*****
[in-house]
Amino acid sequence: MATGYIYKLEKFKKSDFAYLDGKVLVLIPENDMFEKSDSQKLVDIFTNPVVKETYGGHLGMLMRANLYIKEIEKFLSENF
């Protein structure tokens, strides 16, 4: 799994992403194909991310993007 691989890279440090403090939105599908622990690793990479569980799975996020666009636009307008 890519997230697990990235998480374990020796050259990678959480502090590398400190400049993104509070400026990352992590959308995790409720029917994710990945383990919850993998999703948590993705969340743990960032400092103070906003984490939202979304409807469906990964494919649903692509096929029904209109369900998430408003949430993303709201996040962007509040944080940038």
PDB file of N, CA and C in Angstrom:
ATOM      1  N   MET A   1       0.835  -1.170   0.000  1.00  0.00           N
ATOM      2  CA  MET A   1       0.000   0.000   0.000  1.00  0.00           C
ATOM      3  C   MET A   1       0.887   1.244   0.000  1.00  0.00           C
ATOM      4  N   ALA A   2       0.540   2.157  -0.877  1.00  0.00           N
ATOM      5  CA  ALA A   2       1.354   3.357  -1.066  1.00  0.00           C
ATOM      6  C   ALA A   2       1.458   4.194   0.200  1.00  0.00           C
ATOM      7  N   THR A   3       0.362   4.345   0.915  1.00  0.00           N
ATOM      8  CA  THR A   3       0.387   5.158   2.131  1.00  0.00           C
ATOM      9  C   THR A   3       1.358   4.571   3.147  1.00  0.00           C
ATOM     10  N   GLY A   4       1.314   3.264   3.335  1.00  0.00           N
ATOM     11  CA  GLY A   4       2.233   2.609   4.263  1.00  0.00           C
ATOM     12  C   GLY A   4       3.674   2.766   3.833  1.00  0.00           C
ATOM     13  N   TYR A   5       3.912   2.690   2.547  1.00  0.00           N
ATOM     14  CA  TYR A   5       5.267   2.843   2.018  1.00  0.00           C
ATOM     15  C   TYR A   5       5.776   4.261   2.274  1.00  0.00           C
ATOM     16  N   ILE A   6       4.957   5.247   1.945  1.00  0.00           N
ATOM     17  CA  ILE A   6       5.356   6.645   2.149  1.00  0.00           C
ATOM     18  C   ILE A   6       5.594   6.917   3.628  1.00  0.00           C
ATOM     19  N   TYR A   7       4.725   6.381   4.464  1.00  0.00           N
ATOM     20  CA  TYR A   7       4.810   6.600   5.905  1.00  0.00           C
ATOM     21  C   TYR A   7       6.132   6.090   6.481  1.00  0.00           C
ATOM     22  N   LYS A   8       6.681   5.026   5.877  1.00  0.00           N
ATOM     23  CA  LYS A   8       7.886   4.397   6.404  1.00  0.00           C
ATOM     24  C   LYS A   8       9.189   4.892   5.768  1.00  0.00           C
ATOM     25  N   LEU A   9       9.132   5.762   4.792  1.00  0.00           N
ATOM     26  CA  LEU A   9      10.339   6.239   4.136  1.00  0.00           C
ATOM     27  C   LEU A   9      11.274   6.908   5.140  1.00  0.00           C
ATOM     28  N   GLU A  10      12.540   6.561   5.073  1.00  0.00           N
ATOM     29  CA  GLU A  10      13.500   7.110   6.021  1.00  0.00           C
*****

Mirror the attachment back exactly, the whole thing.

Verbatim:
[in-house]
Amino acid sequence: MATGYIYKLEKFKKSDFAYLDGKVLVLIPENDMFEKSDSQKLVDIFTNPVVKETYGGHLGMLMRANLYIKEIEKFLSENF
């Protein structure tokens, strides 16, 4: 799994992403194909991310993007 691989890279440090403090939105599908622990690793990479569980799975996020666009636009307008 890519997230697990990235998480374990020796050259990678959480502090590398400190400049993104509070400026990352992590959308995790409720029917994710990945383990919850993998999703948590993705969340743990960032400092103070906003984490939202979304409807469906990964494919649903692509096929029904209109369900998430408003949430993303709201996040962007509040944080940038």
PDB file of N, CA and C in Angstrom:
ATOM      1  N   MET A   1       0.835  -1.170   0.000  1.00  0.00           N
ATOM      2  CA  MET A   1       0.000   0.000   0.000  1.00  0.00           C
ATOM      3  C   MET A   1       0.887   1.244   0.000  1.00  0.00           C
ATOM      4  N   ALA A   2       0.540   2.157  -0.877  1.00  0.00           N
ATOM      5  CA  ALA A   2       1.354   3.357  -1.066  1.00  0.00           C
ATOM      6  C   ALA A   2       1.458   4.194   0.200  1.00  0.00           C
ATOM      7  N   THR A   3       0.362   4.345   0.915  1.00  0.00           N
ATOM      8  CA  THR A   3       0.387   5.158   2.131  1.00  0.00           C
ATOM      9  C   THR A   3       1.358   4.571   3.147  1.00  0.00           C
ATOM     10  N   GLY A   4       1.314   3.264   3.335  1.00  0.00           N
ATOM     11  CA  GLY A   4       2.233   2.609   4.263  1.00  0.00           C
ATOM     12  C   GLY A   4       3.674   2.766   3.833  1.00  0.00           C
ATOM     13  N   TYR A   5       3.912   2.690   2.547  1.00  0.00           N
ATOM     14  CA  TYR A   5       5.267   2.843   2.018  1.00  0.00           C
ATOM     15  C   TYR A   5       5.776   4.261   2.274  1.00  0.00           C
ATOM     16  N   ILE A   6       4.957   5.247   1.945  1.00  0.00           N
ATOM     17  CA  ILE A   6       5.356   6.645   2.149  1.00  0.00           C
ATOM     18  C   ILE A   6       5.594   6.917   3.628  1.00  0.00           C
ATOM     19  N   TYR A   7       4.725   6.381   4.464  1.00  0.00           N
ATOM     20  CA  TYR A   7       4.810   6.600   5.905  1.00  0.00           C
ATOM     21  C   TYR A   7       6.132   6.090   6.481  1.00  0.00           C
ATOM     22  N   LYS A   8       6.681   5.026   5.877  1.00  0.00           N
ATOM     23  CA  LYS A   8       7.886   4.397   6.404  1.00  0.00           C
ATOM     24  C   LYS A   8       9.189   4.892   5.768  1.00  0.00           C
ATOM     25  N   LEU A   9       9.132   5.762   4.792  1.00  0.00           N
ATOM     26  CA  LEU A   9      10.339   6.239   4.136  1.00  0.00           C
ATOM     27  C   LEU A   9      11.274   6.908   5.140  1.00  0.00           C
ATOM     28  N   GLU A  10      12.540   6.561   5.073  1.00  0.00           N
ATOM     29  CA  GLU A  10      13.500   7.110   6.021  1.00  0.00           C